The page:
In yesterday’s issue of The Space Review I published an article on recent comments by NASA administrator Mike Griffin on the roles of the public and private sectors in spaceflight. These comments include not just the ones he made during his “Space Economy” speech at a luncheon on September 17 but more informal remarks during a meeting that evening of the MIT Enterprise Forum. In both cases he made the point that the government needs to help foster the development of new space industries through mechanisms like the COTS program, likening it to government incentives for aviation in the 20th century.
However, at the MITEF event, he went farther, discussing how he felt that the government, including NASA, could be major customers for the emerging suborbital spaceflight industry: “If I was still at the helm of NASA when such a service became available, I would guarantee you that we would use it to begin entry-level training of astronauts,” he said. He said, though, that he didn’t want to go too far away from traditional government models, rejecting concepts like extremely large prizes for Mars exploration: “The people who suggest that we should put up a $100-billion prize for the first company to take us to Mars are idiots.” (Speaking of Mars prizes, the New York Times’ John Tierney touches on them in an essay in the ScienceTimes section today, but in the context of billionaires funding them to attain a measure of immortality.)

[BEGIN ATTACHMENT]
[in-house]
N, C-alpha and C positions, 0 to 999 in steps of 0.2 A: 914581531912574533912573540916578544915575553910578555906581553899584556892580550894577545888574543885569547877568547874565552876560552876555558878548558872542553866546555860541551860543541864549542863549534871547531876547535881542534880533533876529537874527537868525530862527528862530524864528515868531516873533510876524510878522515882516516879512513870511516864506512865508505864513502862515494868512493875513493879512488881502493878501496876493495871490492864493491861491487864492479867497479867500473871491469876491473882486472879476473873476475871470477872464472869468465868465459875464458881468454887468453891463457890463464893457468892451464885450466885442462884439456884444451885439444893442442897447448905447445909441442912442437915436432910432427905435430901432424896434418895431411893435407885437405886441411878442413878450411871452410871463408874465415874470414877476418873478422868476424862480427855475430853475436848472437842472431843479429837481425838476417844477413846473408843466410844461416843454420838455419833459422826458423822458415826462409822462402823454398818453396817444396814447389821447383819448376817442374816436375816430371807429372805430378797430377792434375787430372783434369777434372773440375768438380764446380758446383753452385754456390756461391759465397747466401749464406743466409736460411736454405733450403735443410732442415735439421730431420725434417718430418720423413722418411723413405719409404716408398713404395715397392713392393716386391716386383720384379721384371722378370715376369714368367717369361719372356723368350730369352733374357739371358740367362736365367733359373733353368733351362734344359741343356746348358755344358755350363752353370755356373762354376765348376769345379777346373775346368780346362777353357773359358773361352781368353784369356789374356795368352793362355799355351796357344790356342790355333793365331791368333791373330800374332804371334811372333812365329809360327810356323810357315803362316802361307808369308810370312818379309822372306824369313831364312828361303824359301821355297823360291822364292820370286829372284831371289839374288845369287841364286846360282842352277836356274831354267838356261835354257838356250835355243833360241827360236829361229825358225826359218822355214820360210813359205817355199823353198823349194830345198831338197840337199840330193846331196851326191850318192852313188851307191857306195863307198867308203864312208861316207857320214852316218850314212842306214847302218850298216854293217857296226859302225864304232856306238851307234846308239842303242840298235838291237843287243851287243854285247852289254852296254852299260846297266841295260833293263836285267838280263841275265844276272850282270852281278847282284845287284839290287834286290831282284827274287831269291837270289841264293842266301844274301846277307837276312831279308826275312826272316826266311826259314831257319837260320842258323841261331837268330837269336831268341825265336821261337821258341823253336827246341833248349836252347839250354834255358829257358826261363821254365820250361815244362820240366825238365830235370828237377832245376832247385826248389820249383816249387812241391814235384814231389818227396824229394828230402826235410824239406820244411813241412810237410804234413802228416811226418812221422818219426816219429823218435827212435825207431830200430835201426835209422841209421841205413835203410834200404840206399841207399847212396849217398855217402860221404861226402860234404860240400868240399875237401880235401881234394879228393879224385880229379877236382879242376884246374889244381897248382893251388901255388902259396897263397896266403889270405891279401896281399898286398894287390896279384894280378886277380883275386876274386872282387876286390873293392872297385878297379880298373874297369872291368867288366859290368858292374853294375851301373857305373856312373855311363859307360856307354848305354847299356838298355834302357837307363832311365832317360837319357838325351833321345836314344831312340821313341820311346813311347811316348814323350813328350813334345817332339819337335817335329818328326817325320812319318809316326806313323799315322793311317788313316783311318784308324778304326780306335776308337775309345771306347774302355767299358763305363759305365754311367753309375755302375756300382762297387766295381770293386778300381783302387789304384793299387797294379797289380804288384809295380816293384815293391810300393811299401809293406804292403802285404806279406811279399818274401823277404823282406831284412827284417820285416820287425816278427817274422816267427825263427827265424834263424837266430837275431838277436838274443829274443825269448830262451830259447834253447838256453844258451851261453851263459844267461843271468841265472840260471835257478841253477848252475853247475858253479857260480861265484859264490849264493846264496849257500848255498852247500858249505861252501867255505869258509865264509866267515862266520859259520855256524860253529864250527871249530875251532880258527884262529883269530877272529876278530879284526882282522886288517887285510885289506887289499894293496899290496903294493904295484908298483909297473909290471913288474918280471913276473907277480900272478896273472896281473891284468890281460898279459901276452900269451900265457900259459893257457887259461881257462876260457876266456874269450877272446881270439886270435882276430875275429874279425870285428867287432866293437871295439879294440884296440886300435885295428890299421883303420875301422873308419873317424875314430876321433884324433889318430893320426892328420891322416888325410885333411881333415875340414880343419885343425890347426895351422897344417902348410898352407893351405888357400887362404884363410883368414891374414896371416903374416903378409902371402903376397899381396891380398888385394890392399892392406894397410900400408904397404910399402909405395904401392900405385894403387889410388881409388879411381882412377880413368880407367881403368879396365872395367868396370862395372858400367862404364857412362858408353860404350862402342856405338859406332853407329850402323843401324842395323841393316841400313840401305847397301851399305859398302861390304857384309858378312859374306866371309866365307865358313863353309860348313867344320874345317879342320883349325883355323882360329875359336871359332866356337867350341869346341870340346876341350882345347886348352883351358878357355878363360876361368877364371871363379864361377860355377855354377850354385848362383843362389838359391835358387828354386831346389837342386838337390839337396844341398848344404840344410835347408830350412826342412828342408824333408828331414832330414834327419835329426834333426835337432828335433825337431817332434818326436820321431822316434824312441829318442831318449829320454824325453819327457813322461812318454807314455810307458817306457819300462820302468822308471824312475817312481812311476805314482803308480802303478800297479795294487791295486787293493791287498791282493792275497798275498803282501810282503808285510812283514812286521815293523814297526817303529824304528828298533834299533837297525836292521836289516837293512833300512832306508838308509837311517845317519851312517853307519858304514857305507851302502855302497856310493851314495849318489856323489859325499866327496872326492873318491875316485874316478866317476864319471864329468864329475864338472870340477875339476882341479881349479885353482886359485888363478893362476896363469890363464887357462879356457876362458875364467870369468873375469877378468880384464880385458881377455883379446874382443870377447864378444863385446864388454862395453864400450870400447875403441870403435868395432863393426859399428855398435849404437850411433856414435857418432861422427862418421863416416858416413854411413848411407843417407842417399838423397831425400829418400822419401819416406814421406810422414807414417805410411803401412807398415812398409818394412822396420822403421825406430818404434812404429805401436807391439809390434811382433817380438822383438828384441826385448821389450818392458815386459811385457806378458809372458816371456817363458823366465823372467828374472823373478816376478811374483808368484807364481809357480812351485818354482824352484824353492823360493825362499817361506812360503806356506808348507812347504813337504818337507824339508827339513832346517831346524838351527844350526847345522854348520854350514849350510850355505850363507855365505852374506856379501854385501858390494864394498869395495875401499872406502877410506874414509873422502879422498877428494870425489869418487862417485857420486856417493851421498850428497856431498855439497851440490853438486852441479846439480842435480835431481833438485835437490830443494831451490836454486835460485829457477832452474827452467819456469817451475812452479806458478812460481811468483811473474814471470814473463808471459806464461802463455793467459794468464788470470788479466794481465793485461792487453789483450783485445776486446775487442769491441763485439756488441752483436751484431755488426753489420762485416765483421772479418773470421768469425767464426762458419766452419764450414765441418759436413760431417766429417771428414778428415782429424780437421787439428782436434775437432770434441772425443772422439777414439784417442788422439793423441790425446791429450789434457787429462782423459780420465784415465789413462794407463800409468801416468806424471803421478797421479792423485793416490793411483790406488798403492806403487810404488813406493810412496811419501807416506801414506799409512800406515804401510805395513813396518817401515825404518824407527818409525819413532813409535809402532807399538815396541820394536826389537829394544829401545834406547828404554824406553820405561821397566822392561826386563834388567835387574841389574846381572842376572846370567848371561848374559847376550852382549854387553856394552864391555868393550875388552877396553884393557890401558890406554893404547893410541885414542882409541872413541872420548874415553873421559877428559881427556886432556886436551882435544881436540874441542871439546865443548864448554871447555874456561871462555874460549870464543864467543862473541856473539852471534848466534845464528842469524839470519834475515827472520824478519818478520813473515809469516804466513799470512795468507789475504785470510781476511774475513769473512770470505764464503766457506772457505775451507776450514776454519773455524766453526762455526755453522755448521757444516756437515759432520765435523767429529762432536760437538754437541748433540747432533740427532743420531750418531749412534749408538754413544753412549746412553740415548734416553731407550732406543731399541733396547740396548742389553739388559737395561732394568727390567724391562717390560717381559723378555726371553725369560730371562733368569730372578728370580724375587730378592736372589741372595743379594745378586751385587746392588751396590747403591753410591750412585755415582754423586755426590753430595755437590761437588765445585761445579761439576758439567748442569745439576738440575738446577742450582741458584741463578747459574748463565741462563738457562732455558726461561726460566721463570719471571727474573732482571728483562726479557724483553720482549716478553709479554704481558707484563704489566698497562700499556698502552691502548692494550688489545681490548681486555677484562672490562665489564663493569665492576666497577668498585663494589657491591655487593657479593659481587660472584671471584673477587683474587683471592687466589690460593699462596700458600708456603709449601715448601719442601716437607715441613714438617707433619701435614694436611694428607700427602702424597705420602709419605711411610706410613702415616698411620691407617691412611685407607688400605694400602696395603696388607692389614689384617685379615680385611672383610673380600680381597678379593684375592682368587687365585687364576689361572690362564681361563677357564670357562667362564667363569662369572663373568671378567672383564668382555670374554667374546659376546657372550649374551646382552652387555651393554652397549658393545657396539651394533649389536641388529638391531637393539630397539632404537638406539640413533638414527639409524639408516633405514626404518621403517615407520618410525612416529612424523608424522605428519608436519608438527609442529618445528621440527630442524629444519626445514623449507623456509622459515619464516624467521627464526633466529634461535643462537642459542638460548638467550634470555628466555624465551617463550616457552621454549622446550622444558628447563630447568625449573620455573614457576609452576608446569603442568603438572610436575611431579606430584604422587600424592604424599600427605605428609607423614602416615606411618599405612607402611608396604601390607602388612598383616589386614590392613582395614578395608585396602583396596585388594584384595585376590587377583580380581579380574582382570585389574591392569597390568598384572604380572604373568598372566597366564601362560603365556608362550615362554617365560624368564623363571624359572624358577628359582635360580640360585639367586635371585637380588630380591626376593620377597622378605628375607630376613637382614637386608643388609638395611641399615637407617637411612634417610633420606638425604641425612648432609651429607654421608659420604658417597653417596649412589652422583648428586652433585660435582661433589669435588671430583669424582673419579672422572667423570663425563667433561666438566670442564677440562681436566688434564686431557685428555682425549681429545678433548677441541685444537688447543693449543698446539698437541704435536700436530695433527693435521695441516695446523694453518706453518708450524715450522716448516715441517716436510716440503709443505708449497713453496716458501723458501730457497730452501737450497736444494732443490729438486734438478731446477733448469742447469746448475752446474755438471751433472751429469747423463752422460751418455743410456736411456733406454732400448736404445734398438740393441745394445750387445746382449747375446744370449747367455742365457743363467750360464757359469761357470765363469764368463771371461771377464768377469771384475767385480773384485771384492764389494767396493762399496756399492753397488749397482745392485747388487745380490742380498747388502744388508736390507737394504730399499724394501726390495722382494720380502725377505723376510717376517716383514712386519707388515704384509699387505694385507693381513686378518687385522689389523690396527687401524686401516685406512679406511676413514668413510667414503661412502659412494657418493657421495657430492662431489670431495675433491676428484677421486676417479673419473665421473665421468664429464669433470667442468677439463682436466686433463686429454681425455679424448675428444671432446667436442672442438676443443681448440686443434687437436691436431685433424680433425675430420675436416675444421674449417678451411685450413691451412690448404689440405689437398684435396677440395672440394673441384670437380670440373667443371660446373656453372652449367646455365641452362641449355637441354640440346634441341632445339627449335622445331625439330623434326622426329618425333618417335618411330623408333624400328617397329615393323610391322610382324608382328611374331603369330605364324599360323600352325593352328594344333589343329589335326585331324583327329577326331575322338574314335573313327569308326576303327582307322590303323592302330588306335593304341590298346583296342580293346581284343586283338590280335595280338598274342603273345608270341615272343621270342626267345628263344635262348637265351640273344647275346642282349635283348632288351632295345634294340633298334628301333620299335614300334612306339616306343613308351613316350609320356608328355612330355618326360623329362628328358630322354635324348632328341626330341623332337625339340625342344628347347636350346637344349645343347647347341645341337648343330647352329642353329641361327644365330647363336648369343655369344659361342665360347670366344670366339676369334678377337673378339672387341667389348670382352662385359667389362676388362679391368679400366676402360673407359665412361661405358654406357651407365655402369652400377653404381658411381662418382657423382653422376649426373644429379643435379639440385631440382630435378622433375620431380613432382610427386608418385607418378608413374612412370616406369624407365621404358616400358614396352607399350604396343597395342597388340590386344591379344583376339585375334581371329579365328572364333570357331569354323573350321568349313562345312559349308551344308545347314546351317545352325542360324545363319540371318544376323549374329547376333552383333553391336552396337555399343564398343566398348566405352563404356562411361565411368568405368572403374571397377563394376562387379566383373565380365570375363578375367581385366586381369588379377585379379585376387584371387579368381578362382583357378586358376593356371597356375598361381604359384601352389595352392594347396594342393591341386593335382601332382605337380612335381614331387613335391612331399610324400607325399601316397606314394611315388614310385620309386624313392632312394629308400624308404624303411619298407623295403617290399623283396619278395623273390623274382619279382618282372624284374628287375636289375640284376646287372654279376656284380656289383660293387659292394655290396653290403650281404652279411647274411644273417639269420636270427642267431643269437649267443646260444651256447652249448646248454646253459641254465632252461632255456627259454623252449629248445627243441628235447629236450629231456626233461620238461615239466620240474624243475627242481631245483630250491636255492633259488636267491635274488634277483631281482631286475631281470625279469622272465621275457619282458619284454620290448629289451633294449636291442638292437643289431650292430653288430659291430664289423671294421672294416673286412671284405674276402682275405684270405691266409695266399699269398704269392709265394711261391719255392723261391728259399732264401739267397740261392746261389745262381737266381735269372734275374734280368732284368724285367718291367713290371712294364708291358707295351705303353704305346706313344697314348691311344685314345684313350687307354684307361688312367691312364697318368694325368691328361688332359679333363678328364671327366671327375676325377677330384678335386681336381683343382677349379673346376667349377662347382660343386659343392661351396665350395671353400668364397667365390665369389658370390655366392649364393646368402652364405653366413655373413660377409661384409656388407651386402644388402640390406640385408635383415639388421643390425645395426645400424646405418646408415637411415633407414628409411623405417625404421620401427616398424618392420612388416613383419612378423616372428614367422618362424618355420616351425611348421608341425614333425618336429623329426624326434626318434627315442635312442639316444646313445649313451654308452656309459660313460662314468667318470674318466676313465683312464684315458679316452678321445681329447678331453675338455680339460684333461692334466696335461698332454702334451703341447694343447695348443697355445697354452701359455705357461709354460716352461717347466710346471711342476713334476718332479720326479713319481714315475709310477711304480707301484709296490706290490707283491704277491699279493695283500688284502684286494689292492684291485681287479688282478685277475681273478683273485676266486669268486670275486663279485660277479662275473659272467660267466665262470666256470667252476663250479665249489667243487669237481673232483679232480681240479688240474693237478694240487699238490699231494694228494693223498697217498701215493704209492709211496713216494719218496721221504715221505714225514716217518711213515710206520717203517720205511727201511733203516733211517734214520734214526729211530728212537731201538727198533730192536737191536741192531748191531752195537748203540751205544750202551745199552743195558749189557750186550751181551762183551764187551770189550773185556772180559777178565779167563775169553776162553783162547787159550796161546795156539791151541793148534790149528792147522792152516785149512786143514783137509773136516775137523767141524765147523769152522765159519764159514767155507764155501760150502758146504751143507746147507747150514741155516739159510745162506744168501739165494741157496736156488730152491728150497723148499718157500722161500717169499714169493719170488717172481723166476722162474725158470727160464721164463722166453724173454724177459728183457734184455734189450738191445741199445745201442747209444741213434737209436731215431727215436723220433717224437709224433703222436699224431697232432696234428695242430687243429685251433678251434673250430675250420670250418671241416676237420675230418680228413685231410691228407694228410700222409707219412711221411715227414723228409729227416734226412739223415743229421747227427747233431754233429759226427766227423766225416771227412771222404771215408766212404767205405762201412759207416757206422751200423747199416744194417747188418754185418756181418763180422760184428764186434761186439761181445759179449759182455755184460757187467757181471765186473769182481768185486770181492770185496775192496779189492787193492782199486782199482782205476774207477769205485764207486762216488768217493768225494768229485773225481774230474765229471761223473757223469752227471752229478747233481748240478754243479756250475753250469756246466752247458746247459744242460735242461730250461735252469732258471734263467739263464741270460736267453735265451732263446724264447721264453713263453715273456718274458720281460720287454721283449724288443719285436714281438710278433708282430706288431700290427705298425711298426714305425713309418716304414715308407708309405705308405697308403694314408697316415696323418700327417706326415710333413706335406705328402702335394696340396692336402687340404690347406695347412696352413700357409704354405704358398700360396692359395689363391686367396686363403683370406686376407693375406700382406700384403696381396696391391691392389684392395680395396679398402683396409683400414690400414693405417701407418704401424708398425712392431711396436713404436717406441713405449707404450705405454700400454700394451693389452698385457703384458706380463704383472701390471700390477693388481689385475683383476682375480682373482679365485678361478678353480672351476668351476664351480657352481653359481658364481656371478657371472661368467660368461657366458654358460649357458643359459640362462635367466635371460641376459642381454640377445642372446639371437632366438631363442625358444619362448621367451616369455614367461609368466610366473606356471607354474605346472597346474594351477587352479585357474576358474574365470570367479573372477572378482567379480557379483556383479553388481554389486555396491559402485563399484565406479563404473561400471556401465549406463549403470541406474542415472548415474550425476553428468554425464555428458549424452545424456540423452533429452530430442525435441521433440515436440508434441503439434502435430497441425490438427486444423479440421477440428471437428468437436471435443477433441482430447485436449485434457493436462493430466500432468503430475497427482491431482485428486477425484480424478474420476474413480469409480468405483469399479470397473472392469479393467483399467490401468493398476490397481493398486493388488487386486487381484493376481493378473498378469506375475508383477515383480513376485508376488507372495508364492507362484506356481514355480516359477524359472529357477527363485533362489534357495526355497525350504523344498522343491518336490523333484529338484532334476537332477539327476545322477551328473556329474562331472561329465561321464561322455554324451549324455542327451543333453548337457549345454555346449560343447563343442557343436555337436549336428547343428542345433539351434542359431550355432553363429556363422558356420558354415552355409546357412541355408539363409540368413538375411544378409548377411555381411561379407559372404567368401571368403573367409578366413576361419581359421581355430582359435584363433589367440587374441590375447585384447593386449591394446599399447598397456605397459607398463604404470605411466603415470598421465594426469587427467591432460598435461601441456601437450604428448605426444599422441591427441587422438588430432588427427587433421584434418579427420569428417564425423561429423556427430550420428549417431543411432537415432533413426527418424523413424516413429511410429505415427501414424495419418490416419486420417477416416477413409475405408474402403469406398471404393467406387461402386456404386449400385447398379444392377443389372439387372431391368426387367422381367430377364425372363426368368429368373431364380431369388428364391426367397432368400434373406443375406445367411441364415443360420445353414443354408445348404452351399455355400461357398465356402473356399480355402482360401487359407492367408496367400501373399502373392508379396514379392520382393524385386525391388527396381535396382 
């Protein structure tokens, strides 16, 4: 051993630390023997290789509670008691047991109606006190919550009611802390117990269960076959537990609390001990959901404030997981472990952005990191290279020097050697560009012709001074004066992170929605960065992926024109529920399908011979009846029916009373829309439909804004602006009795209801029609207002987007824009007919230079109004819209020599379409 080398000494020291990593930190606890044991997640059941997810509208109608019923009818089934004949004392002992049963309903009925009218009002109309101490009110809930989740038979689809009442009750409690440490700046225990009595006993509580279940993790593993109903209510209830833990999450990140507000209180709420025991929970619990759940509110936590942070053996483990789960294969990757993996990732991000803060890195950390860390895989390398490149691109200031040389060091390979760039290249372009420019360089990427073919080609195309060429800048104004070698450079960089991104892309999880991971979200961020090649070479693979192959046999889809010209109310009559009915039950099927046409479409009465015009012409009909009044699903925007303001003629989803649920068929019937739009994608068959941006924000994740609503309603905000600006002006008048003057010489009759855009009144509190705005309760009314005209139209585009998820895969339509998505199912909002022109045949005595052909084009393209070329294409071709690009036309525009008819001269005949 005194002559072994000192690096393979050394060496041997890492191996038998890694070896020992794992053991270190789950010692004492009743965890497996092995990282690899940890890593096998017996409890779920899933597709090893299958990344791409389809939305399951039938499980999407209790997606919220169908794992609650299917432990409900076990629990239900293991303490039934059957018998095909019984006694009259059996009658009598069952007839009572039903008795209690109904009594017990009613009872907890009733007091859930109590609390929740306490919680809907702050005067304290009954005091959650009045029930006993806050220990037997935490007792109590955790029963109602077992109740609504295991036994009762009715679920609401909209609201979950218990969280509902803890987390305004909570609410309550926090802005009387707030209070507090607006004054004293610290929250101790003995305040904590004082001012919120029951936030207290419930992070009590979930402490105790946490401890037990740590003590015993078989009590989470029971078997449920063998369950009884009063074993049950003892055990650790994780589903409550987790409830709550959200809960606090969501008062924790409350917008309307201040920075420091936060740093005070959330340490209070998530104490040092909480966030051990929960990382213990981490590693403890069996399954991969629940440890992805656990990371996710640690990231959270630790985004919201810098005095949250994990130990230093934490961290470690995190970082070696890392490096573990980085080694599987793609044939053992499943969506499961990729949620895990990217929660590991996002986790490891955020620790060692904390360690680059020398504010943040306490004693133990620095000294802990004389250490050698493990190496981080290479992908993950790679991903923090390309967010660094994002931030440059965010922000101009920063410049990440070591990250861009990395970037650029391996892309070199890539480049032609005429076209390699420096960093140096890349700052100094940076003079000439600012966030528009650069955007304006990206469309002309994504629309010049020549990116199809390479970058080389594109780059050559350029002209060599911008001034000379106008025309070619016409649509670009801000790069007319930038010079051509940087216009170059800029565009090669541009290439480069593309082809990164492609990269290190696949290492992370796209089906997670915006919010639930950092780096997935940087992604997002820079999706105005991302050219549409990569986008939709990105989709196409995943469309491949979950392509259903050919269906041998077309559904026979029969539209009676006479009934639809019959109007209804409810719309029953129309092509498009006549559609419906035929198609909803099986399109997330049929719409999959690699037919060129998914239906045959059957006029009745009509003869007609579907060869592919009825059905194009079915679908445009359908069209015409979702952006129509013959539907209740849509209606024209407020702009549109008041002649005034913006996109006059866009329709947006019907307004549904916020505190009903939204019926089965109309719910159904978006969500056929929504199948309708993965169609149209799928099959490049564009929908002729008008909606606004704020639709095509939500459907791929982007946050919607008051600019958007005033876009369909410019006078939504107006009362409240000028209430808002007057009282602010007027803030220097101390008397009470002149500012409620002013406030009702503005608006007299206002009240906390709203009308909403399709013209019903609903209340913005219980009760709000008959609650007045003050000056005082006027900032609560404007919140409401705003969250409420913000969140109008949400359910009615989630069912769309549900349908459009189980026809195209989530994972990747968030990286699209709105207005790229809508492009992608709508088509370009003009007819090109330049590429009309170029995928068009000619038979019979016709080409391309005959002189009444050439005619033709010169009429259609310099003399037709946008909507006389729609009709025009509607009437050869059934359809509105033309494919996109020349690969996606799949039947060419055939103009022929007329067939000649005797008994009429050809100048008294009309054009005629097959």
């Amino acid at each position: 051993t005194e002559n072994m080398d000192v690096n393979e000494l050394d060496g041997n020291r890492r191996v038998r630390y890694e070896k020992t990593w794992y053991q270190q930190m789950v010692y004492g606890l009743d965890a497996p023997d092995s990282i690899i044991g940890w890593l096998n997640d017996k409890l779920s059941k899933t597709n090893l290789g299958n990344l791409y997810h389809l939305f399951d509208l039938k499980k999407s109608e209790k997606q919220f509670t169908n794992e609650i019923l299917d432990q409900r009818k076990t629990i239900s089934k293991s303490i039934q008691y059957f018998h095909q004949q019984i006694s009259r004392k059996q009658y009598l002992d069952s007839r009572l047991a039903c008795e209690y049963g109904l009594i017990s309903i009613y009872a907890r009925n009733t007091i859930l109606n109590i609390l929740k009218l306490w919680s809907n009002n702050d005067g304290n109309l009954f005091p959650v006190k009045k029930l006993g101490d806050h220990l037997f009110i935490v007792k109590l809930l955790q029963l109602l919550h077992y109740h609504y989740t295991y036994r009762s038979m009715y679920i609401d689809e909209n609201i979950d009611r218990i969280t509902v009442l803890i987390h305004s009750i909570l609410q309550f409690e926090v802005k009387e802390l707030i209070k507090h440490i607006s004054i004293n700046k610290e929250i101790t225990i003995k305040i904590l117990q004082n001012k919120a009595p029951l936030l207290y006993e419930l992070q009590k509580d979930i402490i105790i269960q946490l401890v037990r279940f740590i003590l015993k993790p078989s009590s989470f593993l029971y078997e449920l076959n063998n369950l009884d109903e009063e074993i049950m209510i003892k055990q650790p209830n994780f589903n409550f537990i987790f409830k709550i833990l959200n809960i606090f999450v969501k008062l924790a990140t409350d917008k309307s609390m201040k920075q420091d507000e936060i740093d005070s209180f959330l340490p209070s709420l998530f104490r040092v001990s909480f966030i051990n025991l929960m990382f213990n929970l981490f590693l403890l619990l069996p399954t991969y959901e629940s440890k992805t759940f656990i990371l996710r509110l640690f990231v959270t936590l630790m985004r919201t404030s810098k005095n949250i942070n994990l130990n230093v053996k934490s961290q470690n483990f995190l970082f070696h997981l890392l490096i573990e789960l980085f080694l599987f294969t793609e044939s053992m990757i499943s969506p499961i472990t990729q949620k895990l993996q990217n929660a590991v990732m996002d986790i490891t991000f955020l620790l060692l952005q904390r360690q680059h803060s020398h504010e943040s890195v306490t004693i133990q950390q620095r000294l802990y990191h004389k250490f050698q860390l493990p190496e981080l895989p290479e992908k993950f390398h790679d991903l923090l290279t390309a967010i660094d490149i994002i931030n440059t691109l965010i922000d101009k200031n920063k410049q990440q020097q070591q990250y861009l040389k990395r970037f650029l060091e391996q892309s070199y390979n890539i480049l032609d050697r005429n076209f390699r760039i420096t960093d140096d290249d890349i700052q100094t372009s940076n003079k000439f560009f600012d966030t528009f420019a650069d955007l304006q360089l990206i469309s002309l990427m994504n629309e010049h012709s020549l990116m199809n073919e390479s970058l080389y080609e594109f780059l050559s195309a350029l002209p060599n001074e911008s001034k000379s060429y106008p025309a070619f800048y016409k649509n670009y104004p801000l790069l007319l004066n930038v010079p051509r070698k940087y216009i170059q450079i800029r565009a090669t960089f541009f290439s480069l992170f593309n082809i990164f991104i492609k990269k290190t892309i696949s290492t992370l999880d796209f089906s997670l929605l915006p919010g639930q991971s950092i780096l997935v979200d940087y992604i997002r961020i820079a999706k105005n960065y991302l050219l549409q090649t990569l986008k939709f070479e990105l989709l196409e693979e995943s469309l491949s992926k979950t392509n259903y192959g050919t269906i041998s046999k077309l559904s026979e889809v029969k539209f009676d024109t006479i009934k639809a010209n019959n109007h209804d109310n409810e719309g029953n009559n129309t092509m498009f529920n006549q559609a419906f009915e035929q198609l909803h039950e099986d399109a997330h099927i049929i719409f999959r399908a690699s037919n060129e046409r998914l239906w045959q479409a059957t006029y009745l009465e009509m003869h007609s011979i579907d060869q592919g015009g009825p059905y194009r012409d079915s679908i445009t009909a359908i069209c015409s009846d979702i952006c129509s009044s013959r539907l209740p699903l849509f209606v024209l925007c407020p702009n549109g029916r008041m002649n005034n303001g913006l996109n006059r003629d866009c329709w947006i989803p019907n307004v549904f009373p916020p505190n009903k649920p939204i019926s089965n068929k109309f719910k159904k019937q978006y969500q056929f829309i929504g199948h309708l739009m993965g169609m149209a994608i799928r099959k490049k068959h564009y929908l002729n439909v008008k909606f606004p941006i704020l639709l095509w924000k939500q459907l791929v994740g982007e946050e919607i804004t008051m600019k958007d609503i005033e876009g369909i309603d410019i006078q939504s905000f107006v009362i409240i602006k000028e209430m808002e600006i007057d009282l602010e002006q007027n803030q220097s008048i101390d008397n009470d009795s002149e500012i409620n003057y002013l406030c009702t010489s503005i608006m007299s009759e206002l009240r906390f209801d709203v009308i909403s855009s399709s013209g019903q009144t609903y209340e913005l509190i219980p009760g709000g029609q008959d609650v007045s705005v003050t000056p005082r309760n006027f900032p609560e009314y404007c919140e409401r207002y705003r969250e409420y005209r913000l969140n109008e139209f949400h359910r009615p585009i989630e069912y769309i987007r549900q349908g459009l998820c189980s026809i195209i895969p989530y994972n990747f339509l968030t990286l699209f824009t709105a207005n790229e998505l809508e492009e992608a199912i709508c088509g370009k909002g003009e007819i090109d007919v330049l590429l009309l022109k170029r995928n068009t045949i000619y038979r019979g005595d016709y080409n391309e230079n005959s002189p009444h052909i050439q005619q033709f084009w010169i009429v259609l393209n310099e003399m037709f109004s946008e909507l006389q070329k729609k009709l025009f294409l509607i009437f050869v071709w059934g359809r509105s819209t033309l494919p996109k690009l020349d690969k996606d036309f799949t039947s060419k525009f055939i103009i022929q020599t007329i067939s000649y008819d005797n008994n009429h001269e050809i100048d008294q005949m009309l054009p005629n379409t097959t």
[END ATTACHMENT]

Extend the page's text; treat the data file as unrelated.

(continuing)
Griffin’s conclusion: “We need an appropriate balance between government sector activity and private sector activity. My point is that, for fifty years in the space business, we have not had that appropriate balance. We need to move more towards the middle.”